Figure 4 is a transverse section of an embodiment oi the invention illustrating nipple looking means.

Figure 5 is a section similar to Figure 4 additionally illustrating the nipple locked in place.

Figure 6 is a transverse section of a modified locking means.

Figure 7 is a transverse section showing a variant form of locking means.

Figure 8 is a cross-section 01' Figure 7, taken upon the line 8-8 of the latter.

Figure 9 is a detail view of a variant of the locking means in Figures 7 and 8.

Referring to Figure 1, the wall structure, generally indicated at I, may be either a single, solid piece, or multiple, as shown in the drawing. The unit itself comprises a circular piece 2 having an overlapping end structure 3. The opposite end is threaded as indicated at 4, the threads serving to accommodate a nut in the position shown. The main body of the unit has a passageway 5 throughout its length and at one end thereof, in the head 3, suitable holes or bores I are disposed circularly about the head 3 and interconnected with the longitudinal passageway 5.

Interiorly of the threaded portion 4, and adjacent passageway 6, the element 2 is preferably dished as shown at 8 in such a manner as to form a concavity adapted to receive the nipple of a common variety of hand fire extinguisher l0. Of course, the nut head 5 is provided with a suitable hole or opening 9 of the same diameter as the widest portion of the dished end or concavity 8. The fire extinguisher illustrated is of the carbon tetrachloride type and has a simple nozzle outlet II, and is provided with the usual Opening [2 to permit emission of the extinguishing fluid.

The location of the bores 1 and their interconnection with the passageway 6 are more particularly illustrated in Figure 2. These are disposed circularly about the passageway 5, converging into the latter, and are preferably of smaller diameter, in order to break the fluid into fine particles of fog or spray, distributing the same widely about the adjacent area.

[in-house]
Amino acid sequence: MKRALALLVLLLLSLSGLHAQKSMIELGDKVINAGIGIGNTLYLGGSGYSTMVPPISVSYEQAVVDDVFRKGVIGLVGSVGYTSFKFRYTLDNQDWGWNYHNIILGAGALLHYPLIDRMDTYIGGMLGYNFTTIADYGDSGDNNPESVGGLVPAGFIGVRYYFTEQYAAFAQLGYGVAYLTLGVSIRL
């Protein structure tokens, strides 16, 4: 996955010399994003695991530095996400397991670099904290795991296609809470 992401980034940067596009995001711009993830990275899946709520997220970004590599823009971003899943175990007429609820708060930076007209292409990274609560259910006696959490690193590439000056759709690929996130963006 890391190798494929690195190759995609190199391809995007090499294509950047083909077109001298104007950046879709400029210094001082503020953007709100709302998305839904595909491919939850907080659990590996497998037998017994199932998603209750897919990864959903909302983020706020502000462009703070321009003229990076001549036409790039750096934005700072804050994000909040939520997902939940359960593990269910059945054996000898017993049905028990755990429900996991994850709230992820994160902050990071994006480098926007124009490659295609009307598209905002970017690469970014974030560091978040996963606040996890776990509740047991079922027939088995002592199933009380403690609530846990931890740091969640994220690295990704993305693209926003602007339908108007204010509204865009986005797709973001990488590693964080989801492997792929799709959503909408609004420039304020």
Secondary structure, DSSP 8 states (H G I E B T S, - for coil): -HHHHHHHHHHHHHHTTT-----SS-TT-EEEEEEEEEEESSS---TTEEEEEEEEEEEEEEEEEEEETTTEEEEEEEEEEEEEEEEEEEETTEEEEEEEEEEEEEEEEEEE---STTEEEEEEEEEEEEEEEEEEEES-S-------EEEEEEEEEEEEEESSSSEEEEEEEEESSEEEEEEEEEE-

In Figure 3 I have shown an alternative form of my invention, the tubular body of the element 2 being provided with a spring ball valve so devised as to prevent the flow of fluid through the passageway 6 at any time except when the invention is being used in conjunction with fire fighting equipment. In this modificat on, the retaining head I5 is shown as being semi-circular in shape. The tubular body is provided with threads H5 at its opposite end adapted to receive a securing nut |1, provided for the obvious purpose of securing the device in place in a wall structure. The head I5 is provided with bores l8 as already explained. A passageway l9 extends throughout substantially the entire length of the tubular body, but is narrowed at the end adjacent the threaded portion as indicated at 20. The narrowed portion 20 of passageway I9 is beveled at its inner end to provide a seat 2| adapted to receive a ball 22. The ball 22 is normally kept in place, firmly pressed against the seat 2|, by the use of a helical spring 23, the opposite end of which is seated upon a suitable projection 24 which is centrally located in the semi-circular head I5, and as here shown, being the apex of the conical formation of the angularly disposed bores l8. The smaller passageway 20 opens into a mouth 25, angularly faced, as to adapt said face to snug reception of an extinguisher nozzle. The nut I! is similarly provided with an opening 26 of approximately the same diameter as the widest diameter of the face 25. From the foregoing it is apparent that this embodiment discloses a fixture of the type I have generally referred to, which fixture, by means of a simple one way ball valve, is adapted to prevent the flow of fluids through the device except when the same is used in conjunction with fire extinguishers, the fluids thereof having sufficient force or pressure to compress the spring 23, remove the ball 22 from its seat 2|, and permit the flow of the fluid through passageway 20 and 2|, and ultimately in spray form through the rela- ,til punctured by the extinguisher noz le.

tively small bores I8. Since provision is made for the prevention of seepage of liquid or gas through the tubular element during periods of non-use, this embodiment of my invention is particularly useful aboard ship, where it may be installed as a permanent fixture in bulkheads below or above the water line of the vessel without fear of endangering the water-tight integrity of the vessel.